The Indo-Pacific region will be the principal theatre of engagement with India for both the UK and the EU. Not surprisingly, the UK and EU have almost identical language on their shared vision with India of “an open, free, inclusive and rules-based Indo-Pacific region, underpinned by respect for territorial integrity and sovereignty, rule of law, transparency, freedom of navigation and overflight in the international seas, unimpeded lawful commerce, and peaceful resolution of disputes”.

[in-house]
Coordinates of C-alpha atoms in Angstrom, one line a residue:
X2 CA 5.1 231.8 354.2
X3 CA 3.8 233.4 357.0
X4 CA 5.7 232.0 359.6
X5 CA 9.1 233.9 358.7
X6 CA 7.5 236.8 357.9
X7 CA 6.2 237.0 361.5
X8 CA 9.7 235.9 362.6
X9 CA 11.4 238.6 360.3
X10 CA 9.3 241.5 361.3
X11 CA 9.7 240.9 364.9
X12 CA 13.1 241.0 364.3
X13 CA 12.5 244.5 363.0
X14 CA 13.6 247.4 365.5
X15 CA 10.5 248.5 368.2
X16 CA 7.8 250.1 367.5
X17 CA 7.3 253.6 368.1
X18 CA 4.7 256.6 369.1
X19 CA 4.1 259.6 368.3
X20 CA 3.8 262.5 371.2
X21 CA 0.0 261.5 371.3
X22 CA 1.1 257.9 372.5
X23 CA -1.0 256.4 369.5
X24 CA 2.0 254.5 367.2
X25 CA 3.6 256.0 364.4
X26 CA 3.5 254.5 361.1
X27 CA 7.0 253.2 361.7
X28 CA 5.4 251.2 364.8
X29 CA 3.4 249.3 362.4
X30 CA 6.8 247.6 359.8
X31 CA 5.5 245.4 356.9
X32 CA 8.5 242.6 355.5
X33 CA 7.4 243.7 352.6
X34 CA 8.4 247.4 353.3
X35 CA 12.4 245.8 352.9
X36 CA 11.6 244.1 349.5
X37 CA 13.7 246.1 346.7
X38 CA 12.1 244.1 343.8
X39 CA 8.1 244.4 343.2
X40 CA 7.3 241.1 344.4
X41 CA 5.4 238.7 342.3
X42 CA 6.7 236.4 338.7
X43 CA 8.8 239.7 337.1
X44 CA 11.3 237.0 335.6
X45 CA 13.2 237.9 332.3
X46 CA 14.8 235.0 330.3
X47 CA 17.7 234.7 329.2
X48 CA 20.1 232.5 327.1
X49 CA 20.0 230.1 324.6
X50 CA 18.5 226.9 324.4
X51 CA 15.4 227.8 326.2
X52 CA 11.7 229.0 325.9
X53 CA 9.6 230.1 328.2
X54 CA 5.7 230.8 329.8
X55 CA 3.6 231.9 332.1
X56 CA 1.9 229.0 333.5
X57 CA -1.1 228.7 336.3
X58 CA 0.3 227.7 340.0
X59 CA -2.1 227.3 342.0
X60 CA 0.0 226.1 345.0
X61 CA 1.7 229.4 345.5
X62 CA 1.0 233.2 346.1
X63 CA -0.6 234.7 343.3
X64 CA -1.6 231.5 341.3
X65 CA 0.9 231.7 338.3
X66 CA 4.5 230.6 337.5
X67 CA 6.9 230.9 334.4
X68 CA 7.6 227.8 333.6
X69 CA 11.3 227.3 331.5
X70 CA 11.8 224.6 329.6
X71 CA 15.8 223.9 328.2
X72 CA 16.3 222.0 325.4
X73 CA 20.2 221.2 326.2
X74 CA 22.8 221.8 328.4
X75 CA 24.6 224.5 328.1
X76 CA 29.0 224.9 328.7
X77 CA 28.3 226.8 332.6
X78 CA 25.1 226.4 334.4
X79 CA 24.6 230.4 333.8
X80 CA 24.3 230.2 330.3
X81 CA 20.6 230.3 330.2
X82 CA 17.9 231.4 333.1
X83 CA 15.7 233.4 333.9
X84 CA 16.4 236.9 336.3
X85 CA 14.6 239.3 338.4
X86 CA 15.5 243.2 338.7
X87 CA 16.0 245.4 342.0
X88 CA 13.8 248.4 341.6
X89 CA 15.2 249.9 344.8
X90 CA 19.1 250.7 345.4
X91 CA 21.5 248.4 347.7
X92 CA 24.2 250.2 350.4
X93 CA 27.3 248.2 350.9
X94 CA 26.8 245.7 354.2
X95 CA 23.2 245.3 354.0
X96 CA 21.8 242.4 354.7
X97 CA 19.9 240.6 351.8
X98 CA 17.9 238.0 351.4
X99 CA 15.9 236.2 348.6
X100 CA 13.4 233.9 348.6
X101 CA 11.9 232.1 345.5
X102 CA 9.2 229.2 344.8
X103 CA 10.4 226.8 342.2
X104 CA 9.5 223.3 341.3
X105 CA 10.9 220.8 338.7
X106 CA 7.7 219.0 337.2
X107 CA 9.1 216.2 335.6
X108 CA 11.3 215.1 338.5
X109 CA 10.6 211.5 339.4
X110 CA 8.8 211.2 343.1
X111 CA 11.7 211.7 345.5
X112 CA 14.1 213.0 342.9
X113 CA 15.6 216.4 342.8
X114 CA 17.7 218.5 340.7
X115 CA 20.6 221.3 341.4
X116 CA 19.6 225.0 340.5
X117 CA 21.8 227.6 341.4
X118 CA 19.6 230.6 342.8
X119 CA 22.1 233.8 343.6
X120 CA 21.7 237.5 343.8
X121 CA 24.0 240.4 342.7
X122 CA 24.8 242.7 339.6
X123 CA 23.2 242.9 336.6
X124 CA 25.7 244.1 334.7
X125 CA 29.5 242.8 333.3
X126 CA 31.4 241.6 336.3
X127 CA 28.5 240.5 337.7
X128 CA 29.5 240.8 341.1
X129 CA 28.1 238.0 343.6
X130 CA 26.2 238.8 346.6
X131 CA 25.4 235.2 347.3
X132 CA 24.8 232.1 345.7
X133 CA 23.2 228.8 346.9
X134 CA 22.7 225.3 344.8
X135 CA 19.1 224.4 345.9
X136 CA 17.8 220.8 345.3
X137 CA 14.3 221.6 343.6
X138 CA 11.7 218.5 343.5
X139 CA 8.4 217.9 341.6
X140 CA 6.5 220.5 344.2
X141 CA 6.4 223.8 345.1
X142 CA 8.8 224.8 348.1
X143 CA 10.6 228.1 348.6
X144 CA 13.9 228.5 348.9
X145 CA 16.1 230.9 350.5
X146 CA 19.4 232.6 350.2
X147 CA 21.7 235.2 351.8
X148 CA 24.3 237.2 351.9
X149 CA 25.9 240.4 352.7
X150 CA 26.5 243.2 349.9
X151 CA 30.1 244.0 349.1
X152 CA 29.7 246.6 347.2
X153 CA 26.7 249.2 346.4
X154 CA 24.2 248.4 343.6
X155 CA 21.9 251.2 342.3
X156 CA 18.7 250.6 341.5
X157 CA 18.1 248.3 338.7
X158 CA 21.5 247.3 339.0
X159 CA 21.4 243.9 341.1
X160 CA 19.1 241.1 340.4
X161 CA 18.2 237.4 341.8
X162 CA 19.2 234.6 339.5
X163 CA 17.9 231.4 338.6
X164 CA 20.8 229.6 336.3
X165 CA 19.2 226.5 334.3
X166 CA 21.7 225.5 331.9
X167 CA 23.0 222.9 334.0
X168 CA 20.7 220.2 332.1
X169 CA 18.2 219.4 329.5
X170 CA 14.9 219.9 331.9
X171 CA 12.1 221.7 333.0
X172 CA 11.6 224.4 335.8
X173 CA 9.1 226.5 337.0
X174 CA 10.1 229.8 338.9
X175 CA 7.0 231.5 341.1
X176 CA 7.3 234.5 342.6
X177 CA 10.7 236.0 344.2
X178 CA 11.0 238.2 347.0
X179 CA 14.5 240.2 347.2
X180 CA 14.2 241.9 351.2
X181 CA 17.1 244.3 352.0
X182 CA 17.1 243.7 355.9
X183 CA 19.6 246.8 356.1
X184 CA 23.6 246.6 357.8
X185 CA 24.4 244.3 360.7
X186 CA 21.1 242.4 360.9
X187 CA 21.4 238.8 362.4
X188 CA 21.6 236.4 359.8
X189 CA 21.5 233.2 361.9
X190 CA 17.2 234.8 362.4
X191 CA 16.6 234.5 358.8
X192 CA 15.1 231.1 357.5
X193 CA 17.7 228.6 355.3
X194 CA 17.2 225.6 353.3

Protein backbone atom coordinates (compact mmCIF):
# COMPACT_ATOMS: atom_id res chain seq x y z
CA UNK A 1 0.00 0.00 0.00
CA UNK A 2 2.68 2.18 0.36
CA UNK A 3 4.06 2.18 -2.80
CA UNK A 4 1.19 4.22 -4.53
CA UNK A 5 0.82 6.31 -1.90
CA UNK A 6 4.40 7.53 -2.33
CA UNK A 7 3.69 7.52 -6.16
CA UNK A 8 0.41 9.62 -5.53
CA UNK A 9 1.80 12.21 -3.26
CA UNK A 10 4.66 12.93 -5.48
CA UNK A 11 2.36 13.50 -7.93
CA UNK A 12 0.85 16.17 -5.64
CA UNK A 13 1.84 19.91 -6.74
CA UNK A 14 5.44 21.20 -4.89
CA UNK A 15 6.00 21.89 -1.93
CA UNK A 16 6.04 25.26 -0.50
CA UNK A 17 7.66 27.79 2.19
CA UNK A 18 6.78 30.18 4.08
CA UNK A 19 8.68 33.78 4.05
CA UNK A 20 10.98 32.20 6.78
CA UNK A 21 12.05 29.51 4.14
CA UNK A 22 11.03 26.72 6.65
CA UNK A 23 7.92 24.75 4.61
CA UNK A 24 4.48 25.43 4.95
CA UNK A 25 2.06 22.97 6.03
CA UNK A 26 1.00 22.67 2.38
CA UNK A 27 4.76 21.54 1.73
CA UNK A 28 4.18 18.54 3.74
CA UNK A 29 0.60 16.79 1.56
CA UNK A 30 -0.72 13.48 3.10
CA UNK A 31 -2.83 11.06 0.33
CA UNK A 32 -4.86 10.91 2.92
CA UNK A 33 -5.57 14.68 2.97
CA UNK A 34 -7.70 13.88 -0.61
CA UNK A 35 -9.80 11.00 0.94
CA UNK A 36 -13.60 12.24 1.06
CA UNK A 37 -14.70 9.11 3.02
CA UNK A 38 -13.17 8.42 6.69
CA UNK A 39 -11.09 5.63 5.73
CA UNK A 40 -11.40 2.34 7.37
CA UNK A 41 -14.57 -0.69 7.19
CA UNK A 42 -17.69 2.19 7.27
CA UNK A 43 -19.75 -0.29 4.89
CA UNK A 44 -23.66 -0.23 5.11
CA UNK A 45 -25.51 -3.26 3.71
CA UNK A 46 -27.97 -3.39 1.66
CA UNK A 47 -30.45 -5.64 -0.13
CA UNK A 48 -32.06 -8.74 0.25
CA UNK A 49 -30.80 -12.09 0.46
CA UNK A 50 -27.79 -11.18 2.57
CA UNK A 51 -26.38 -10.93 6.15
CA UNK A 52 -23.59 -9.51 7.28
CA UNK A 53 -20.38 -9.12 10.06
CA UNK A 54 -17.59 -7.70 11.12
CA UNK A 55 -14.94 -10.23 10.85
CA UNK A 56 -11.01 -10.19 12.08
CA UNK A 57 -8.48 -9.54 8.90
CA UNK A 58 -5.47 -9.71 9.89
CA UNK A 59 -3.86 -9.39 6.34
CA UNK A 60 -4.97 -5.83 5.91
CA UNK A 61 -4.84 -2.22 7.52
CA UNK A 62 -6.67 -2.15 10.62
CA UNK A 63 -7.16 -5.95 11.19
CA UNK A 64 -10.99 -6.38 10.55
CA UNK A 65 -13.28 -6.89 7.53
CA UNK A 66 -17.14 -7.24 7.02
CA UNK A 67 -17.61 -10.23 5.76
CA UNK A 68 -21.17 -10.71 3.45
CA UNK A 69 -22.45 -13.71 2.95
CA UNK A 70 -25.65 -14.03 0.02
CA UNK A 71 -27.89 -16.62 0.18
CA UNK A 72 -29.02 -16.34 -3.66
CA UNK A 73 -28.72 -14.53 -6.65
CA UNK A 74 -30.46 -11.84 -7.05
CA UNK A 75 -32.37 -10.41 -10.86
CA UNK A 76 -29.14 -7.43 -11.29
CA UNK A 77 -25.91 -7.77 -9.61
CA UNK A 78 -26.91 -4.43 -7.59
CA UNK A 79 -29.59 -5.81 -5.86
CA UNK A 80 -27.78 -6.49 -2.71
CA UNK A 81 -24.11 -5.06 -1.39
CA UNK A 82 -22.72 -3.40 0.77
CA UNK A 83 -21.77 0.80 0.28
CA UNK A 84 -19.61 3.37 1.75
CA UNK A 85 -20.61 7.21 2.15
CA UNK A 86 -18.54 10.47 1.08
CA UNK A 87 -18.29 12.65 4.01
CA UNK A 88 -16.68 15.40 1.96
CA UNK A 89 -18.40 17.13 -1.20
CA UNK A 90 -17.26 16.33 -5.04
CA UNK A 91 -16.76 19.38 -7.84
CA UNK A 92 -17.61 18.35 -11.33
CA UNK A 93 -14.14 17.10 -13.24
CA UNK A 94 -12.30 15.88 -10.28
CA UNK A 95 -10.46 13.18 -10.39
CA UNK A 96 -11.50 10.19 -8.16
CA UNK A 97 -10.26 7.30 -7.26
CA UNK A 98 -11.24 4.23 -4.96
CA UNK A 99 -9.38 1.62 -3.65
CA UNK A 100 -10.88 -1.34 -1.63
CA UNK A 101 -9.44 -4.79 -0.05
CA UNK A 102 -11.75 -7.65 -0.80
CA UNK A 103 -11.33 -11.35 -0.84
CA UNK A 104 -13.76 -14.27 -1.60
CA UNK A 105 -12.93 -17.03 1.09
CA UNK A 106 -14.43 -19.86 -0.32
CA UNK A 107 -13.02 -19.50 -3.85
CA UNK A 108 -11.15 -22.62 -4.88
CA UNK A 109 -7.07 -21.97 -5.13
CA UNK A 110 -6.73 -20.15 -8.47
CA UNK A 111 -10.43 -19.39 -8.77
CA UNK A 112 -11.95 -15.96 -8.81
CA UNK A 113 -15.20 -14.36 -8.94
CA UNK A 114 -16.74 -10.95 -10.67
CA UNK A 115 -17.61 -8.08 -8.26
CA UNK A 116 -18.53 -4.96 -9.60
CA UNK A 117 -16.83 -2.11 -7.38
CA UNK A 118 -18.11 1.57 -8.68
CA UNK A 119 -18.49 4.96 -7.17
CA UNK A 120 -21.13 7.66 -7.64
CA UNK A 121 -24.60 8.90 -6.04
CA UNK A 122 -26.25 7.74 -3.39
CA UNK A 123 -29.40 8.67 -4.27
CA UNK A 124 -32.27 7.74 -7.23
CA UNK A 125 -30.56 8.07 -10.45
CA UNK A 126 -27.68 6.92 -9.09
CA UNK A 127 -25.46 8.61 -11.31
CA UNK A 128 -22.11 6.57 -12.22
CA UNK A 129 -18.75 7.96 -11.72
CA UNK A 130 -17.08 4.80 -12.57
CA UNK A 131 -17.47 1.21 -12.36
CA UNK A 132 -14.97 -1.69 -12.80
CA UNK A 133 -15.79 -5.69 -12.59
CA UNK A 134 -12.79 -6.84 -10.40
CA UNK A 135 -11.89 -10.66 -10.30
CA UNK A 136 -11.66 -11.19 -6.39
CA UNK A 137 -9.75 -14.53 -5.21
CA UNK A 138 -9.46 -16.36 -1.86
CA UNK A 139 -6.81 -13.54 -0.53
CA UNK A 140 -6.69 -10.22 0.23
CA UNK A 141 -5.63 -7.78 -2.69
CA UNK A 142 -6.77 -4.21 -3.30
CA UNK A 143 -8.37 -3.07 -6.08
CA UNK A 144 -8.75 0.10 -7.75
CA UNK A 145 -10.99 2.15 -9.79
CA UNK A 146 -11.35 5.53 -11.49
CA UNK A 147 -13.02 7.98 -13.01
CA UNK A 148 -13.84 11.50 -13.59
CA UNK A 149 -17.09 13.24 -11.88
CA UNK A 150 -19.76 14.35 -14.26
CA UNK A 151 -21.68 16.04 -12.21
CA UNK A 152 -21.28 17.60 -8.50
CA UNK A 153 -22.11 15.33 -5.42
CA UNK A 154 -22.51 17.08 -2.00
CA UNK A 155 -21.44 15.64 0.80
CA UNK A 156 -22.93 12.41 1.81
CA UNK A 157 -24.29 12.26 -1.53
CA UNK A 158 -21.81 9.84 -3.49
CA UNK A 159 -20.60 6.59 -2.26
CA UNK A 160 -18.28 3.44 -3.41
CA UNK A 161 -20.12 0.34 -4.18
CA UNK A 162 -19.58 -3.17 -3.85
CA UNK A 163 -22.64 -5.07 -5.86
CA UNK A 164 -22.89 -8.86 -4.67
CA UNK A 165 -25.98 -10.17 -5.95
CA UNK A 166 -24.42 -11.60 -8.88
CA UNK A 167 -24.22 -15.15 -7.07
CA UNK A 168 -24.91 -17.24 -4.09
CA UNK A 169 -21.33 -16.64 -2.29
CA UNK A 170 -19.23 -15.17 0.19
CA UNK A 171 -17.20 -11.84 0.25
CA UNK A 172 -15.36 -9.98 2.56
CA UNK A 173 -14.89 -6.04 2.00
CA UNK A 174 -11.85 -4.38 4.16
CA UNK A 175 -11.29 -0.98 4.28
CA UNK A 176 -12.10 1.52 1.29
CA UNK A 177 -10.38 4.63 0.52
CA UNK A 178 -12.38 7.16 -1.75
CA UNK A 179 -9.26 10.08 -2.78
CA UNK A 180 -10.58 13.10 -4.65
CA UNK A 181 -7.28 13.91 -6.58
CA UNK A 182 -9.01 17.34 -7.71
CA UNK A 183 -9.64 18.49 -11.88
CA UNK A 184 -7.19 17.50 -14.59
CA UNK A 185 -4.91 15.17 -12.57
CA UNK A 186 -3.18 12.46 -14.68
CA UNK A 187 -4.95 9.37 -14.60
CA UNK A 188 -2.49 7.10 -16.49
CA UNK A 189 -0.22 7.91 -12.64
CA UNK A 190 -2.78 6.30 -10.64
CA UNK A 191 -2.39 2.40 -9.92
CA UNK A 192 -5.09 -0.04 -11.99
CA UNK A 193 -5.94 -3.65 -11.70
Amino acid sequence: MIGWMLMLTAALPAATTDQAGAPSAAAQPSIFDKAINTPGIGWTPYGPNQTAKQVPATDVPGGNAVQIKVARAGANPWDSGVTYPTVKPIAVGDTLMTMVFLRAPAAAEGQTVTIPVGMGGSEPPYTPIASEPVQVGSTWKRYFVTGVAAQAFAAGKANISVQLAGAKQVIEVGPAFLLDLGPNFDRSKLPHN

But, unlike the UK, France, Germany and the Netherlands have full-fledged policies towards the Indo-Pacific. Three weeks prior to the India-EU summit, the EU launched its long-awaited new ‘Strategy for cooperation in the Indo-Pacific’ (on 16 April), for the geographical region stretching from the east coast of Africa to the Pacific Island States. This strategy sought to reinforce its strategic focus, presence and actions in the Indo-Pacific region to contribute to regional stability, security, prosperity and sustainable development, at a time of rising challenges and tensions. At last year’s India-EU summit in July 2020, a five-year roadmap was launched. In November 2018, the EU had launched its vision for an ambitious strategy to strengthen cooperation and its ‘strategic partnership’ with India (replacing its previous 2004 strategy towards India). Crucially, this recognised that India played an “important geopolitical role” in Asia, not just as a trade partner, although the Indo-Pacific region was left out of this strategy.